Opinion

Learning lesson | Editorial

The release of the results of the survey by the Mercer Island School District is welcome news. The School Board hired experts to find out what voters were thinking when they considered whether or not to vote for the $196 million bond issue to rebuild Island schools. The bond issue was soundly defeated in April.

Just days after the final survey call was made, the results have been published and are being discussed. The School Board met with the City Council on Tuesday morning (after Reporter deadline) to hear the results and strategize about the future, including locations for a possible sixth school.

A first look at the results indicates that key assumptions about Island voters were faulty on both sides.

Those who opposed the bond were certain that many older voters would be hurt by the tax increase — the implication being that they would not support the measure. Assuming the survey sample is representative of Island voters, more than three-quarters of voters here are 45 years old or more, with 42 percent of the total over the age of 60. It is assumed that older voters are worried about taxes. And that those whose own children are long out of school would not vote for the bonds, right? Not exactly. The survey results reveal that 83 percent of survey respondents, young or old or in the middle, would consider voting for a proposal that would increase taxes. But most did not, citing factors such as the extreme dollar amount of the proposed bonds and doubts about the need for new buildings.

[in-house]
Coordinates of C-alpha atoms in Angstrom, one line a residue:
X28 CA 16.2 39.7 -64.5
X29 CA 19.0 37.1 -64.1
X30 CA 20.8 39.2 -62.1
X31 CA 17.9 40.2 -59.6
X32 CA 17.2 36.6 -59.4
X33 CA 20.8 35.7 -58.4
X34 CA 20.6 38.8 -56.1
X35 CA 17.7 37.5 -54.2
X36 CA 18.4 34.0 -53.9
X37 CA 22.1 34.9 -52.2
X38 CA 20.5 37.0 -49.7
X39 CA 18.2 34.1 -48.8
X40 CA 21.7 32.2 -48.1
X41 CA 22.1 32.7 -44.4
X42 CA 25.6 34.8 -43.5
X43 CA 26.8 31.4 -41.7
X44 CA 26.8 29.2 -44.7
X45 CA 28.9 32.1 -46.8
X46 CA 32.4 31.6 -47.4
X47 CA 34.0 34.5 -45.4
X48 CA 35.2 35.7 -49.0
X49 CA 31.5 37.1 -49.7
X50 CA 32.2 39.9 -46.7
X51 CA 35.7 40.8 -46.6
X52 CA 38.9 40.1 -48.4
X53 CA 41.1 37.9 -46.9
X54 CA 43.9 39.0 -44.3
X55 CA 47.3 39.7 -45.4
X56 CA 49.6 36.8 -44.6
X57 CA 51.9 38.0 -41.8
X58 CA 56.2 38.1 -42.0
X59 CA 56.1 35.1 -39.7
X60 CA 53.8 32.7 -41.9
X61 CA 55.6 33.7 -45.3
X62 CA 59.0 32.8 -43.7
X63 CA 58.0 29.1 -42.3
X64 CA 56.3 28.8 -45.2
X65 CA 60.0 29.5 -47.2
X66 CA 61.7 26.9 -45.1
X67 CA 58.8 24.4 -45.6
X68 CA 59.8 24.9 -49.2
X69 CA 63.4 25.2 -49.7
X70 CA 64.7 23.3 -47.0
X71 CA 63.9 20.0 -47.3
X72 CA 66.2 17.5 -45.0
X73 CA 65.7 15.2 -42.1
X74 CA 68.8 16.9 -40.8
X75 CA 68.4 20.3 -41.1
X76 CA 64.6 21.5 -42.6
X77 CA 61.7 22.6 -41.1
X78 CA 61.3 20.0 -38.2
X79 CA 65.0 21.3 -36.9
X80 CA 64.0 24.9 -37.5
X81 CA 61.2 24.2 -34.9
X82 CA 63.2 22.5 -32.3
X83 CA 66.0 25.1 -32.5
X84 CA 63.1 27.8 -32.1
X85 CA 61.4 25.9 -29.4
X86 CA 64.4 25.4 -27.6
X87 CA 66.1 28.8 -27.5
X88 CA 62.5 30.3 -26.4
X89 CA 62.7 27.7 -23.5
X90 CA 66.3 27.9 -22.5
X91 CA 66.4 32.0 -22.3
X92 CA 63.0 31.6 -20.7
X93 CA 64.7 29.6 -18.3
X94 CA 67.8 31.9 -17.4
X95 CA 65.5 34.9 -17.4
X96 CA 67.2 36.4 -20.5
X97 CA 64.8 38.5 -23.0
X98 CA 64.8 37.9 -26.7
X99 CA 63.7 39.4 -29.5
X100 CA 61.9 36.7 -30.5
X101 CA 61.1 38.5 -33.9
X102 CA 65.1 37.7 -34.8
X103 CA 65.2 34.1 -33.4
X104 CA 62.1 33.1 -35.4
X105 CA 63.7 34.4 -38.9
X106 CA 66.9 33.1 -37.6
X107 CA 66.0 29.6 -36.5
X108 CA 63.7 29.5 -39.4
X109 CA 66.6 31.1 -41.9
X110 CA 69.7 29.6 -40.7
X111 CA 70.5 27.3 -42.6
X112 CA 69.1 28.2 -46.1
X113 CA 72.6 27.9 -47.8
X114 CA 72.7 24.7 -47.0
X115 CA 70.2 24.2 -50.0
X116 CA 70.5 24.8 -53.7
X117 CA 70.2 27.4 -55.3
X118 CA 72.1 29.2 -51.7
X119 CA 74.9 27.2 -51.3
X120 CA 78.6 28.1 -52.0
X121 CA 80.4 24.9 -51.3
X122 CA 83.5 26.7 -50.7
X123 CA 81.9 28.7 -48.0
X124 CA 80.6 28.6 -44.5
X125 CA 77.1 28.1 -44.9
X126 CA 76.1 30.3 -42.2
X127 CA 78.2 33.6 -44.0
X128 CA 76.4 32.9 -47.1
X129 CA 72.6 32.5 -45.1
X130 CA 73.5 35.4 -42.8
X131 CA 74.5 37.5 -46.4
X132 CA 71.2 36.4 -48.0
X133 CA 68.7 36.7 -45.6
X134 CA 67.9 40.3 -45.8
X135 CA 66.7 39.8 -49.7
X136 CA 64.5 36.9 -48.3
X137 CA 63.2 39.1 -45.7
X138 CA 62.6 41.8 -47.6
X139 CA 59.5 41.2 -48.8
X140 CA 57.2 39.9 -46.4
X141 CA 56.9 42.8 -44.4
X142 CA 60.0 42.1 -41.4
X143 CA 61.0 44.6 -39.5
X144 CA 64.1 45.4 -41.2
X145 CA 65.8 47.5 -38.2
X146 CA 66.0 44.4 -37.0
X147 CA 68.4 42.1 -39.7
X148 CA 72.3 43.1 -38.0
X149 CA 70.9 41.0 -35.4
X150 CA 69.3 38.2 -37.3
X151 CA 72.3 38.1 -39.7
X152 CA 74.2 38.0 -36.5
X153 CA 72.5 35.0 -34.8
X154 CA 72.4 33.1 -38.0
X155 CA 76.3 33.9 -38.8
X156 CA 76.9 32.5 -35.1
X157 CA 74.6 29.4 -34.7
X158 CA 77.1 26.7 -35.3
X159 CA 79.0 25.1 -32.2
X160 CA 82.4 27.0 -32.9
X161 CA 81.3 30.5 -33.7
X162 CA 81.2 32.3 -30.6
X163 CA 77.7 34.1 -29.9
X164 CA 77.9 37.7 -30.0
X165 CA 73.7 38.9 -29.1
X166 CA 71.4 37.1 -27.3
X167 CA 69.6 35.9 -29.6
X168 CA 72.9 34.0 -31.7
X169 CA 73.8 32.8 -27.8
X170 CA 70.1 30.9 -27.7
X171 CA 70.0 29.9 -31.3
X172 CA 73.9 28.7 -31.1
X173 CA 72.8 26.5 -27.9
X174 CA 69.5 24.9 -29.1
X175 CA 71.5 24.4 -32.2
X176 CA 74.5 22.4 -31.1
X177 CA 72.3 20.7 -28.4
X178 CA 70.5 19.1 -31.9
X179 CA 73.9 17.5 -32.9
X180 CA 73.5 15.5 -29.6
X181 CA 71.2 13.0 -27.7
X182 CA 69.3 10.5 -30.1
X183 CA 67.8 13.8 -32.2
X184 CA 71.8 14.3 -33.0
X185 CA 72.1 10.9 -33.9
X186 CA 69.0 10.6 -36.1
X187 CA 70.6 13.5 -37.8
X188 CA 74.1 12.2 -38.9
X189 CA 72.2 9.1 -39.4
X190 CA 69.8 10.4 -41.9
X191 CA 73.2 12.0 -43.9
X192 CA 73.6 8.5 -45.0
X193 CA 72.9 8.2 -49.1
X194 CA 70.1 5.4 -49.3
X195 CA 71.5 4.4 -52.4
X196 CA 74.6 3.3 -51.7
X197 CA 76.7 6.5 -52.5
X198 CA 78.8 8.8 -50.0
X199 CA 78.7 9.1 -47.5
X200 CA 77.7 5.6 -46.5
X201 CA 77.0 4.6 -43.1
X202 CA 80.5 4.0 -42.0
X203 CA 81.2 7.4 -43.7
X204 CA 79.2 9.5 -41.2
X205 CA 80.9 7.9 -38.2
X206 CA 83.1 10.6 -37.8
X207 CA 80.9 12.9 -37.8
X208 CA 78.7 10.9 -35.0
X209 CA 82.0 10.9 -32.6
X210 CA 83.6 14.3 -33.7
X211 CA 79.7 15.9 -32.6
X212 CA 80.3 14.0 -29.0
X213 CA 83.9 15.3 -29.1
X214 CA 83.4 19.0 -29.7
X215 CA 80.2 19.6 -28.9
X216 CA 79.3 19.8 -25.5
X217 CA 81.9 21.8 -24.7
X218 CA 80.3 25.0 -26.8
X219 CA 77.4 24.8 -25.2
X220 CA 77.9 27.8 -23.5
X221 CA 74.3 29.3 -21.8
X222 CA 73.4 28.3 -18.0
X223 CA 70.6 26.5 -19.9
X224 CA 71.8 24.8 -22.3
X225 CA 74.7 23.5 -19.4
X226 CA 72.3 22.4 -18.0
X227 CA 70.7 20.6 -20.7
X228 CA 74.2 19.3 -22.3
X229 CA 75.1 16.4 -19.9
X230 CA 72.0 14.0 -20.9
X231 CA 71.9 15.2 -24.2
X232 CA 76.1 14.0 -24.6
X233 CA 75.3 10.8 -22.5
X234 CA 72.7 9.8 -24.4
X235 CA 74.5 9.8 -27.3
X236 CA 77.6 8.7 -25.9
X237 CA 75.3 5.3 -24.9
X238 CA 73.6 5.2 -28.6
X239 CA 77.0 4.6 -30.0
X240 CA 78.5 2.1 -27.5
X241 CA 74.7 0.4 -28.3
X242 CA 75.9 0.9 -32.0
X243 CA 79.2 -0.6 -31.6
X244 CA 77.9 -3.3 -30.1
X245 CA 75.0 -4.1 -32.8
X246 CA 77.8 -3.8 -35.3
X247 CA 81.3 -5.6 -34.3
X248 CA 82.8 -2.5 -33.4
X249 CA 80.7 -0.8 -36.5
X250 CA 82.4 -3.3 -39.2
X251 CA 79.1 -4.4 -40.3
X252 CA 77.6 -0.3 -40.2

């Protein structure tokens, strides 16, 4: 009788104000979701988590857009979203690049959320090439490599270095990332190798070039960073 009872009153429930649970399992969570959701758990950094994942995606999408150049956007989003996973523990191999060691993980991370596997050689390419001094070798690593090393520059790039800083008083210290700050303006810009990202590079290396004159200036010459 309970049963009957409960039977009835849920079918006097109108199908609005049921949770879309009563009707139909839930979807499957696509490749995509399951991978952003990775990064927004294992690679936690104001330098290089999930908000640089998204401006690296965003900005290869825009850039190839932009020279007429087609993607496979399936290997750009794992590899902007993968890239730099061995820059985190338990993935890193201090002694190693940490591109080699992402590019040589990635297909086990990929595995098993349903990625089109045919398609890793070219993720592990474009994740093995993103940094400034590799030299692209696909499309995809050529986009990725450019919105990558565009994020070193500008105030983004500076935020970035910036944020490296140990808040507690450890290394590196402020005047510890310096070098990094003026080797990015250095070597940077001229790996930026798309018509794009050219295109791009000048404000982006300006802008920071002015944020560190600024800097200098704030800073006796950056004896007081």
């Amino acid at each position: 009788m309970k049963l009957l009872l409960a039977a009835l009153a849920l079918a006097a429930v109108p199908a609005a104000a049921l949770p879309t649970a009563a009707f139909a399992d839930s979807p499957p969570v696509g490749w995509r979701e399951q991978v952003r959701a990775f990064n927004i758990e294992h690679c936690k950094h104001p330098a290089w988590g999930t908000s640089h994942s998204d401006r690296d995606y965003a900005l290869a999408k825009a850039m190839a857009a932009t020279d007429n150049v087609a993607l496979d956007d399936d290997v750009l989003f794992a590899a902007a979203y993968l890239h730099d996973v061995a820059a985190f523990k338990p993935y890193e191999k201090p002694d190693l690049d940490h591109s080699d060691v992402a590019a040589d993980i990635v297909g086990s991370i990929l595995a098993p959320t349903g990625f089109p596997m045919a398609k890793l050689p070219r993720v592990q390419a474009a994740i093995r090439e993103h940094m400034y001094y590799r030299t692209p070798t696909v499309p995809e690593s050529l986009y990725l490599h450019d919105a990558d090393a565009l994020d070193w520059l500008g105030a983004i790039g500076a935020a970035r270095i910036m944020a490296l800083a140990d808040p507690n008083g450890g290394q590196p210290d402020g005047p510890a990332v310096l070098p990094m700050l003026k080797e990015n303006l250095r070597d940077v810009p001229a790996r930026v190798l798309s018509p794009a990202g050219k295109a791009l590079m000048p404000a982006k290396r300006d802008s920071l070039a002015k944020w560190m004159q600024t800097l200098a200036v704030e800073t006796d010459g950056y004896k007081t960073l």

The School Board, for its part, believed that Islanders would —as they almost always had — support schools by voting yes.

Survey respondents were asked what they felt were the most important ingredients in a first-class educational system. The survey shows that voters overwhelmingly believe good teachers and a challenging curriculum — not the school buildings — are most important. The survey reveals that just 15 percent of respondents felt that “modern buildings, equipment and facilities” were “extremely important” as opposed to the vast majority who believe that teachers and administration — who are well paid — contribute to better learning for students.

The School Board has its work cut out for it. But knowing a bit more about what voters think about schools will help.

 

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